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Financial Analysts Career Video

Description: Conduct quantitative analyses of information affecting investment programs of public or private institutions.

Video Transcript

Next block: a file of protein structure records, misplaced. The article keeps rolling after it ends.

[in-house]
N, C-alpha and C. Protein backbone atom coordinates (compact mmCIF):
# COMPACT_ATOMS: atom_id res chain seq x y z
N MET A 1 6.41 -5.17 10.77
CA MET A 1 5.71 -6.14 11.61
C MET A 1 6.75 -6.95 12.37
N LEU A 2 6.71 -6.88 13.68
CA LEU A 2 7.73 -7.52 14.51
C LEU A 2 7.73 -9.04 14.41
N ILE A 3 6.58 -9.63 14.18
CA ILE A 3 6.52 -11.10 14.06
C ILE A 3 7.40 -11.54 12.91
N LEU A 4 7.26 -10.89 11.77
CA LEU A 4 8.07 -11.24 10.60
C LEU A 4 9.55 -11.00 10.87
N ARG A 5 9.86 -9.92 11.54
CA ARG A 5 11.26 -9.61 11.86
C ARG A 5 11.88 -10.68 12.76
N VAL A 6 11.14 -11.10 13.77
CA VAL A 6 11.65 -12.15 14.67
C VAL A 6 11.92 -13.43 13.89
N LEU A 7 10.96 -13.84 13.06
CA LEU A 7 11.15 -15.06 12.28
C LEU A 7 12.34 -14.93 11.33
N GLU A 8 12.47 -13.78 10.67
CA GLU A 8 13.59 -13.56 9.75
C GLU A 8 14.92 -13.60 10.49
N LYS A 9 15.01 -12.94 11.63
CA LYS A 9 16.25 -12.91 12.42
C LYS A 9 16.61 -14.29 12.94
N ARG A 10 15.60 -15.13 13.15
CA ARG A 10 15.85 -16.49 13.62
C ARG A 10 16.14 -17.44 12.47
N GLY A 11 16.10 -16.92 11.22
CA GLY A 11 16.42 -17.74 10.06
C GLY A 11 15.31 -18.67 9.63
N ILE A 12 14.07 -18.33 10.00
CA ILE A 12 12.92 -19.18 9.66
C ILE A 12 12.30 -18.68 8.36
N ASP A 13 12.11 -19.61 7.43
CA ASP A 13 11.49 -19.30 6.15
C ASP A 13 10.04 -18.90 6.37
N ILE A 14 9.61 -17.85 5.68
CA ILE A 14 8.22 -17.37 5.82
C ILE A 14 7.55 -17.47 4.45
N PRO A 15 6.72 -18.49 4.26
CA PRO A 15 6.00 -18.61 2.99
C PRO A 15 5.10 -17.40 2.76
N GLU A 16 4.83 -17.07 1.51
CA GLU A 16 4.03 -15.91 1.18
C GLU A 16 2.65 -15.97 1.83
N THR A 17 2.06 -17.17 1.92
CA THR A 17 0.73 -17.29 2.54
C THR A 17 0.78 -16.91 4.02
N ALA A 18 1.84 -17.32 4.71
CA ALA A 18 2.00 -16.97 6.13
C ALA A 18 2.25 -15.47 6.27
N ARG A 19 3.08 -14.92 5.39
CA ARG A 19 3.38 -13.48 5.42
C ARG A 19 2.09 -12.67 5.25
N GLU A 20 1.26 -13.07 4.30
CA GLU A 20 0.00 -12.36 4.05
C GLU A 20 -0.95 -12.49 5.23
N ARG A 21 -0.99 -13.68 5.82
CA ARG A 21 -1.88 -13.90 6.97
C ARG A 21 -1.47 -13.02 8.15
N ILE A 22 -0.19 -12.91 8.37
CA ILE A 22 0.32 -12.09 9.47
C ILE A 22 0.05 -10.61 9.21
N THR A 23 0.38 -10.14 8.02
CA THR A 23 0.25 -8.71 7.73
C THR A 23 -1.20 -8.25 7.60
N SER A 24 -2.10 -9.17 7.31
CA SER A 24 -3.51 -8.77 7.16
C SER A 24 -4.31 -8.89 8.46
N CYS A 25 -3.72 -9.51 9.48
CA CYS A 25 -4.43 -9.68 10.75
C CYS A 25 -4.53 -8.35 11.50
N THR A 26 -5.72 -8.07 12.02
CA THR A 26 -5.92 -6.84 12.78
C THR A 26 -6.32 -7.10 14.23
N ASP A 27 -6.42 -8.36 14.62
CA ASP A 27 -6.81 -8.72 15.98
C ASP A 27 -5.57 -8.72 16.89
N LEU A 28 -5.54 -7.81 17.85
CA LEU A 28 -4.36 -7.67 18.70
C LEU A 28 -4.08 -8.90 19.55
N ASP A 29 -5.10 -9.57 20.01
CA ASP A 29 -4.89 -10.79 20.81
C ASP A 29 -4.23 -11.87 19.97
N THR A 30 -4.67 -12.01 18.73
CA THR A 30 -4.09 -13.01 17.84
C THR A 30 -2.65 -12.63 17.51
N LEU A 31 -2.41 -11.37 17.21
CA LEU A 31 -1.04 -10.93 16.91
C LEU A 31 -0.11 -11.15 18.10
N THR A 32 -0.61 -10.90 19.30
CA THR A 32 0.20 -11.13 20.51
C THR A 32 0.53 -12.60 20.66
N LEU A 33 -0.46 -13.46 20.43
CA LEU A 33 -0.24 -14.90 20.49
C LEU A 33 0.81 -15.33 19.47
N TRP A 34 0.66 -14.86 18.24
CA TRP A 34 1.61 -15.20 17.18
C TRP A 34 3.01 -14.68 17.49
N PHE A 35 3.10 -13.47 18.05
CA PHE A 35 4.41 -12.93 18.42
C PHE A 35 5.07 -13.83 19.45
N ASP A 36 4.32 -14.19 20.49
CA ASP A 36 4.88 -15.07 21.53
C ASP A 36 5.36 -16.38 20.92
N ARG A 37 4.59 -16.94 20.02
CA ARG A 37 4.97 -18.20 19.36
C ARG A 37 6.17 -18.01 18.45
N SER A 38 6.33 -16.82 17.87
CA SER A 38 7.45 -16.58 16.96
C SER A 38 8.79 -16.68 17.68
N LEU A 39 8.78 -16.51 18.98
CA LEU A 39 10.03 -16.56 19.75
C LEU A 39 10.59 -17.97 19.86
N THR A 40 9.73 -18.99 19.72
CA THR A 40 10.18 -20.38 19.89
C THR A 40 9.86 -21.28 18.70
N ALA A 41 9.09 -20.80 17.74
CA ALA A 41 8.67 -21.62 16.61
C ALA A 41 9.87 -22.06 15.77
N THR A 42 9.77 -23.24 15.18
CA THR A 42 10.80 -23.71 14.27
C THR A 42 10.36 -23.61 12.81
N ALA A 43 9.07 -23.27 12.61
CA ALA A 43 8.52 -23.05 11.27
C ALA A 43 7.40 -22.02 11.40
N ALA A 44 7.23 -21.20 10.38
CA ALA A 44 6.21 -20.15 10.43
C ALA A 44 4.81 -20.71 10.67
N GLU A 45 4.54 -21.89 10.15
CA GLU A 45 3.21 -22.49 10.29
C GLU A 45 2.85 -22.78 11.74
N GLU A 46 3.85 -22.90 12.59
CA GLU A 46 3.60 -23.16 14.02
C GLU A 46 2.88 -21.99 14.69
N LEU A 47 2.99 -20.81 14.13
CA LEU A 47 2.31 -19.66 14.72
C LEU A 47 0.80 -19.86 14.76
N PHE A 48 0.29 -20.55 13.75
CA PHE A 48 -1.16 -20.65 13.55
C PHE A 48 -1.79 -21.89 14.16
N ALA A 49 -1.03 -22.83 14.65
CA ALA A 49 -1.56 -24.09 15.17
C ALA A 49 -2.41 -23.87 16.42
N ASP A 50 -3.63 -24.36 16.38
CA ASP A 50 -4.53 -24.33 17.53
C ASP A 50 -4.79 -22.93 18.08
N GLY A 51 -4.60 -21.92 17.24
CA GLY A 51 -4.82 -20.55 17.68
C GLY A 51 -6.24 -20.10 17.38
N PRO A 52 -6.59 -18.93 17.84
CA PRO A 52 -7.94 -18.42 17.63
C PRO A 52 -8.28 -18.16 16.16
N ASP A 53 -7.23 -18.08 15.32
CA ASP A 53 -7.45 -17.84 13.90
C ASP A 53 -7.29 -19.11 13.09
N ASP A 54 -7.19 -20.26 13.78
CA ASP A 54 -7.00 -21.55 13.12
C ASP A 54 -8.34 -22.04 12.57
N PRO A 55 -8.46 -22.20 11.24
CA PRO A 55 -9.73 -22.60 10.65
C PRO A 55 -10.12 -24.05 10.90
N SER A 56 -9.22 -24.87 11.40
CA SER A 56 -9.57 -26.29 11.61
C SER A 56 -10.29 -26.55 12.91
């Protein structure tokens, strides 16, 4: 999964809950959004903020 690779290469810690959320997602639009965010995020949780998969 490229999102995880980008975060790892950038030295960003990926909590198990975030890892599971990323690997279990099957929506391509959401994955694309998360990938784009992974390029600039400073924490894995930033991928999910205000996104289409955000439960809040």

Investing has become more complex than ever. There are literally thousands of stocks, bonds and funds to choose from. That's why advice from Financial Analysts is in great demand. They do the research that helps investors make decisions. The analyst examines a company's financial records, its projections, even its competitors to get a handle on whether it's a smart investment...or a risky one. While analysts may travel to visit companies they're analyzing, for a first hand look, much of the work is done from an office desk, using computers and phones. Based upon their research, they make recommendations to their clients. Some analysts advise banks, insurance companies and other large investment groups. Other analysts are employed by firms that handle investments for individuals. In either case, the requirements are the same: you need strong math and analytical skills, as well as keen business savvy. A college education is usually a must. To move ahead in the field, a financial analyst might seek an advanced degree in business, and certification as a Chartered Financial Analyst. More and more organizations and individuals are turning to investing to increase the return on their money. That means the job outlook for financial analysts is becoming increasingly "bullish."